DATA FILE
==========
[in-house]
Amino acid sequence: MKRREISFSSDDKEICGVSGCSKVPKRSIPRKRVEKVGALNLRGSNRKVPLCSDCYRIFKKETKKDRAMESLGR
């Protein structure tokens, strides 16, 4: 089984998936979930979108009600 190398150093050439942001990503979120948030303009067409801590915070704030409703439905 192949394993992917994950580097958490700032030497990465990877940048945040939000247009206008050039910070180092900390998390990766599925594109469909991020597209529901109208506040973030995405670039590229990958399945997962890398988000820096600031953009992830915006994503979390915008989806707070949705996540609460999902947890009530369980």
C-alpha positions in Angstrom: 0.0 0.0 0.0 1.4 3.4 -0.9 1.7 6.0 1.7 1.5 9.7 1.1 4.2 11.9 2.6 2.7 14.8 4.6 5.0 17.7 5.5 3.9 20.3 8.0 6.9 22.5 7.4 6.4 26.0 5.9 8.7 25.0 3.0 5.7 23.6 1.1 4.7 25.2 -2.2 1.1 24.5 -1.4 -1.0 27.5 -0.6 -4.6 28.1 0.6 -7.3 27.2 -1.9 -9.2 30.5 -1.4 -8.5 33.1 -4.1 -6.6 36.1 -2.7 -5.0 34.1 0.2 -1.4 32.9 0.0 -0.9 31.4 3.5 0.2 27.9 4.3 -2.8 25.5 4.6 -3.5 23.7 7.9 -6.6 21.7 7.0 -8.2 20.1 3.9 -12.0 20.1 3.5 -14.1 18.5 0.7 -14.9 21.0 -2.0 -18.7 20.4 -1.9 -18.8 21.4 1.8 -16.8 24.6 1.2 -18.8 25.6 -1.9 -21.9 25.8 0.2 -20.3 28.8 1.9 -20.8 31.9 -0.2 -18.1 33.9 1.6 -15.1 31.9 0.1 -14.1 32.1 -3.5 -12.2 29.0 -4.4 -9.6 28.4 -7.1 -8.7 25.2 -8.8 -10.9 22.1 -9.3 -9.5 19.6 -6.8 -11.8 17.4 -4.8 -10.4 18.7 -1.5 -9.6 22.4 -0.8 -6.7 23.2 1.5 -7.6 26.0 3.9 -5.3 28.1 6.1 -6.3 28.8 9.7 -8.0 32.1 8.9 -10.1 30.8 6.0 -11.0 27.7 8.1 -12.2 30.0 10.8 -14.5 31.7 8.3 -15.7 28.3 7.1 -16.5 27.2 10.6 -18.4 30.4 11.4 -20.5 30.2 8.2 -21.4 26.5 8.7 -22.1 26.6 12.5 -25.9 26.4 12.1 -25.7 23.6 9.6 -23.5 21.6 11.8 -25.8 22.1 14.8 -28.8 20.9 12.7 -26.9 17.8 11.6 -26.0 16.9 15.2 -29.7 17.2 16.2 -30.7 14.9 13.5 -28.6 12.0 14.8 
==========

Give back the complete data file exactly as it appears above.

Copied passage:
[in-house]
Amino acid sequence: MKRREISFSSDDKEICGVSGCSKVPKRSIPRKRVEKVGALNLRGSNRKVPLCSDCYRIFKKETKKDRAMESLGR
């Protein structure tokens, strides 16, 4: 089984998936979930979108009600 190398150093050439942001990503979120948030303009067409801590915070704030409703439905 192949394993992917994950580097958490700032030497990465990877940048945040939000247009206008050039910070180092900390998390990766599925594109469909991020597209529901109208506040973030995405670039590229990958399945997962890398988000820096600031953009992830915006994503979390915008989806707070949705996540609460999902947890009530369980």
C-alpha positions in Angstrom: 0.0 0.0 0.0 1.4 3.4 -0.9 1.7 6.0 1.7 1.5 9.7 1.1 4.2 11.9 2.6 2.7 14.8 4.6 5.0 17.7 5.5 3.9 20.3 8.0 6.9 22.5 7.4 6.4 26.0 5.9 8.7 25.0 3.0 5.7 23.6 1.1 4.7 25.2 -2.2 1.1 24.5 -1.4 -1.0 27.5 -0.6 -4.6 28.1 0.6 -7.3 27.2 -1.9 -9.2 30.5 -1.4 -8.5 33.1 -4.1 -6.6 36.1 -2.7 -5.0 34.1 0.2 -1.4 32.9 0.0 -0.9 31.4 3.5 0.2 27.9 4.3 -2.8 25.5 4.6 -3.5 23.7 7.9 -6.6 21.7 7.0 -8.2 20.1 3.9 -12.0 20.1 3.5 -14.1 18.5 0.7 -14.9 21.0 -2.0 -18.7 20.4 -1.9 -18.8 21.4 1.8 -16.8 24.6 1.2 -18.8 25.6 -1.9 -21.9 25.8 0.2 -20.3 28.8 1.9 -20.8 31.9 -0.2 -18.1 33.9 1.6 -15.1 31.9 0.1 -14.1 32.1 -3.5 -12.2 29.0 -4.4 -9.6 28.4 -7.1 -8.7 25.2 -8.8 -10.9 22.1 -9.3 -9.5 19.6 -6.8 -11.8 17.4 -4.8 -10.4 18.7 -1.5 -9.6 22.4 -0.8 -6.7 23.2 1.5 -7.6 26.0 3.9 -5.3 28.1 6.1 -6.3 28.8 9.7 -8.0 32.1 8.9 -10.1 30.8 6.0 -11.0 27.7 8.1 -12.2 30.0 10.8 -14.5 31.7 8.3 -15.7 28.3 7.1 -16.5 27.2 10.6 -18.4 30.4 11.4 -20.5 30.2 8.2 -21.4 26.5 8.7 -22.1 26.6 12.5 -25.9 26.4 12.1 -25.7 23.6 9.6 -23.5 21.6 11.8 -25.8 22.1 14.8 -28.8 20.9 12.7 -26.9 17.8 11.6 -26.0 16.9 15.2 -29.7 17.2 16.2 -30.7 14.9 13.5 -28.6 12.0 14.8 